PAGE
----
Welcome to American Weather
Sign in to follow this  
Followers 0

60th Anniversary of June 8, 1953 MI/OH Tornado Outbreak

16 posts in this topic

60th anniversary of the June 8, 1953 outbreak is coming up so I thought I would post a little about it. The outbreak actually began in the Plains on June 7 and continued into June 9 and is probably best known for the very deadly Flint-Beecher and Worcester, MA tornadoes.

NWS Detroit has a special section dedicated to the outbreak:


Of note, impressive CAPE and shear


The Flint-Beecher tornado is one of four F5s that have been recorded in Michigan. F5s have been documented in 1896, 1905, 1953, and 1956 with the first two being deemed F5 by Grazulis. Approximate tracks of these F5s are below. 1953 and 1956 tracks were plotted with Severeplot and 1896 and 1905 were drawn by me.


More links...

NWS Taunton, MA slideshow on outbreak:




Share this post

Link to post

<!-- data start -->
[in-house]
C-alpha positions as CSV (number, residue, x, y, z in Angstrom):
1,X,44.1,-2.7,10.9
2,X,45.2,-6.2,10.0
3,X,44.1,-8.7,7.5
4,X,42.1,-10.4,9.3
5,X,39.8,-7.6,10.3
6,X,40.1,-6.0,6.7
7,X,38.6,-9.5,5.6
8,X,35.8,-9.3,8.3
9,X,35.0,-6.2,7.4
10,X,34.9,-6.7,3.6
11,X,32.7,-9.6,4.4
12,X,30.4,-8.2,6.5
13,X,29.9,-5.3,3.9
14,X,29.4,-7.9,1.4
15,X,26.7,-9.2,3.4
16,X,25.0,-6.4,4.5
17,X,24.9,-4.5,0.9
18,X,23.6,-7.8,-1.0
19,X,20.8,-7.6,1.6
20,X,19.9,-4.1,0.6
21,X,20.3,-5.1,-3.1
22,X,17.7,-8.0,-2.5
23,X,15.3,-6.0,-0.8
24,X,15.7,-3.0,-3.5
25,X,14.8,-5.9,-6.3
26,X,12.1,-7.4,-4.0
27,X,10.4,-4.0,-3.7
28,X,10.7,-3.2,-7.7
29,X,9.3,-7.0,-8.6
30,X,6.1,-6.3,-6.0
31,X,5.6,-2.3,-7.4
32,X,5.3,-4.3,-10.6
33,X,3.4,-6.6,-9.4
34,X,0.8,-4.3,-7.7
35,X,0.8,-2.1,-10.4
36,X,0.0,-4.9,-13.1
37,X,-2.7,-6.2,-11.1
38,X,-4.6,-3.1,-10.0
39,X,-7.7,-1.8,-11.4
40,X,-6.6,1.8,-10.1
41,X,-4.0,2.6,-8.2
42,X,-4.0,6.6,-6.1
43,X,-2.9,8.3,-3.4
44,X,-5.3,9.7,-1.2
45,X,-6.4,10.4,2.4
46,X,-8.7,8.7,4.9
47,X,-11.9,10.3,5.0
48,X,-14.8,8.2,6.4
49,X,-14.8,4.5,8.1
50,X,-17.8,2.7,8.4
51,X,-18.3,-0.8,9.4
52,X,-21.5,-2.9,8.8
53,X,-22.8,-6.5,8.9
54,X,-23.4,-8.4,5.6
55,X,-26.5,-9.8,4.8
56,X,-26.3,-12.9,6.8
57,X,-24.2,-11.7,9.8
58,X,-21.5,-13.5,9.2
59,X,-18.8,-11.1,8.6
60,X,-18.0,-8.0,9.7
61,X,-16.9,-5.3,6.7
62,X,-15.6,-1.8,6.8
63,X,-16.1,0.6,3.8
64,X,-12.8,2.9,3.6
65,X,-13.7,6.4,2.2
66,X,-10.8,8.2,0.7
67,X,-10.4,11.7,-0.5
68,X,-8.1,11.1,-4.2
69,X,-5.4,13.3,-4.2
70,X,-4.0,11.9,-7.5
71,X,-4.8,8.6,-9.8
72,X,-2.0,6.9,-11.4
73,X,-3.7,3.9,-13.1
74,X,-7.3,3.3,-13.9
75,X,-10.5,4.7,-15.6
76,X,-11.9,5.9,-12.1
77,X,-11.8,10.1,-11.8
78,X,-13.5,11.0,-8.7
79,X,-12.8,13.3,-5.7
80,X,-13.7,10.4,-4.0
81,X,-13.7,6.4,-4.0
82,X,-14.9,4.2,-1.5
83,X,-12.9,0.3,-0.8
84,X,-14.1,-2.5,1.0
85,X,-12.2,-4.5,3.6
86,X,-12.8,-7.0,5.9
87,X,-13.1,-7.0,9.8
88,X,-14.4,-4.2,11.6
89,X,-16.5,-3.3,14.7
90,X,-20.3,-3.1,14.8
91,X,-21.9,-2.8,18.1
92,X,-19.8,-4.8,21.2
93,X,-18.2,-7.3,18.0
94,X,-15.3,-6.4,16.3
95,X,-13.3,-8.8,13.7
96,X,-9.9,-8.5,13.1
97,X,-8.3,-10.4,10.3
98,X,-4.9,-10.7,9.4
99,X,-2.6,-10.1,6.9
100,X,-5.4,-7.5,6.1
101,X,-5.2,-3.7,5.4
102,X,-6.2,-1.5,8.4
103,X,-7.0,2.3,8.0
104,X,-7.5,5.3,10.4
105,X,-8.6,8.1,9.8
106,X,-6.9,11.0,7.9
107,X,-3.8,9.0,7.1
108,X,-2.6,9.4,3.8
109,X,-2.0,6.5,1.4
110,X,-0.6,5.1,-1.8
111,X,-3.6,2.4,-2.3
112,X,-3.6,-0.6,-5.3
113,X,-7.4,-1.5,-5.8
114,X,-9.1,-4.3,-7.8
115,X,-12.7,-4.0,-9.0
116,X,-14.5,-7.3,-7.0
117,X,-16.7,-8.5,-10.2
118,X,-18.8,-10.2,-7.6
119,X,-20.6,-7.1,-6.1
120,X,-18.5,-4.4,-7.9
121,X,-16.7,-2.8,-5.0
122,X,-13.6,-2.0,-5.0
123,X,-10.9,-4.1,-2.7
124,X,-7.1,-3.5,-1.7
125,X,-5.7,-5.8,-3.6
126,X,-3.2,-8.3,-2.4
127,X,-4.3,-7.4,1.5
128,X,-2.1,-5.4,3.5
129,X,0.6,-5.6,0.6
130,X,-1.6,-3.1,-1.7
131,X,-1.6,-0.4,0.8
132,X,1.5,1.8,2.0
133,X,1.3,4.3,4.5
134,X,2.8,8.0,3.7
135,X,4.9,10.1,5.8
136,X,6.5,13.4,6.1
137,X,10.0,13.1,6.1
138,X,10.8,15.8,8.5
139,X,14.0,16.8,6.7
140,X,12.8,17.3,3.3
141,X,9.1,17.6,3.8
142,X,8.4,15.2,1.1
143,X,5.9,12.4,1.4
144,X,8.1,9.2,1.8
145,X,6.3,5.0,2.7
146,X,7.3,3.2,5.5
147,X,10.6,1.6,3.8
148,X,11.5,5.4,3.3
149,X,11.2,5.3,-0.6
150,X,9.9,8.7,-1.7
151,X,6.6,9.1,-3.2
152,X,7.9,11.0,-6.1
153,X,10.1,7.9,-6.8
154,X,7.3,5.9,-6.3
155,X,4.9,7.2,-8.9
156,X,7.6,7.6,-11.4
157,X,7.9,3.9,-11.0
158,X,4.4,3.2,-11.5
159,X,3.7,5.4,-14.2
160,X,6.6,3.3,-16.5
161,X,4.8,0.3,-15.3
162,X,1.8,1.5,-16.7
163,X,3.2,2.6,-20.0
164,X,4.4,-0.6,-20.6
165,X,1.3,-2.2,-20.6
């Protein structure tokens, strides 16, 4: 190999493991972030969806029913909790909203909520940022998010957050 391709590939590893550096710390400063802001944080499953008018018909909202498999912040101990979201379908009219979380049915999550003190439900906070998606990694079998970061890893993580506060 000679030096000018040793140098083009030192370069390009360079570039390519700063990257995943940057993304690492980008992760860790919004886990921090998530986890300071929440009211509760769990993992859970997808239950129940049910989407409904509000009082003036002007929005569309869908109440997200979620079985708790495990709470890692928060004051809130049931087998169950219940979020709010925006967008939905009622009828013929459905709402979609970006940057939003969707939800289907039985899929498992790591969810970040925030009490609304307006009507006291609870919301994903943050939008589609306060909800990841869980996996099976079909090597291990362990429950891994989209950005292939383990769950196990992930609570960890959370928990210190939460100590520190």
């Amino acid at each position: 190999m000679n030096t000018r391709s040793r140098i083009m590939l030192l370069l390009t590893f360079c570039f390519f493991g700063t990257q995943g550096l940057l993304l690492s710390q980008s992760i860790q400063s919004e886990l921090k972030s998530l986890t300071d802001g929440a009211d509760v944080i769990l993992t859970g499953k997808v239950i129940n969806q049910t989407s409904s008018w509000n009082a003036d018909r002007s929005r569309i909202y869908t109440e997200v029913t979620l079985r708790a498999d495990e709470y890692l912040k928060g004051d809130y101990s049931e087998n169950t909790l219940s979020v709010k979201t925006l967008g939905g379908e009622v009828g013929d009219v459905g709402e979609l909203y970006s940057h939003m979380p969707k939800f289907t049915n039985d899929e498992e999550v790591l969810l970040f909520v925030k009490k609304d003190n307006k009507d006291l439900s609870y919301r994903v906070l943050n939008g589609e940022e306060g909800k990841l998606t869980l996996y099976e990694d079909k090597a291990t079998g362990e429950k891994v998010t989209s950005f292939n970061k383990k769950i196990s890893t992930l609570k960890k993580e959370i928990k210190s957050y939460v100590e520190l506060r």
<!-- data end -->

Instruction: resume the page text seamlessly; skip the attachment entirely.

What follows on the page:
Share on other sites

The Flint-Beecher tornado and the Worcester tornado certainly get some (historical) attention about this. But perhaps you should consider that an F4 tornado (or family of tornadoes) tracked from NW Ohio to NE Ohio. 6 counties were affected, and 18 people died. The official Storm Data says this tornado tracked 118 miles. Wikipedia seems to say that Grazulis considers this to be three tornadoes.


Wikipedia quote:


"Cygnet, [OH] where homes were swept away at possible F5 intensity,"



Cygnet is just a few miles away from Bowling Green.

Share this post

Link to post
Share on other sites

Im not a severe junkie by ANY stretch of the imagination...but this tornado has always fascinated me.


The wiki page has a VERY good read



Thanks Mich. Great read. From the eyewitness accounts it seemed terrifying. Seeing the aprroaching black yellow greenish lightning, to the black smoke fireballs engulfed tornado. With multiple vorticies churning

Any tornado is terrifying, but I can totally picture some black smoke monster coming at you with little warning.

The debarked, uprooted trees and mangled cars and intense helical ground scouring marks is classic f5 indication. Not to mention neighborhoods completely blown from there foundation.

Share this post

Link to post
Share on other sites

Create an account or sign in to comment

You need to be a member in order to leave a comment

Create an account

Sign up for a new account in our community. It's easy!

Register a new account

Sign in

Already have an account? Sign in here.

Sign In Now
Sign in to follow this  
Followers 0

  • Recently Browsing   0 members

    No registered users viewing this page.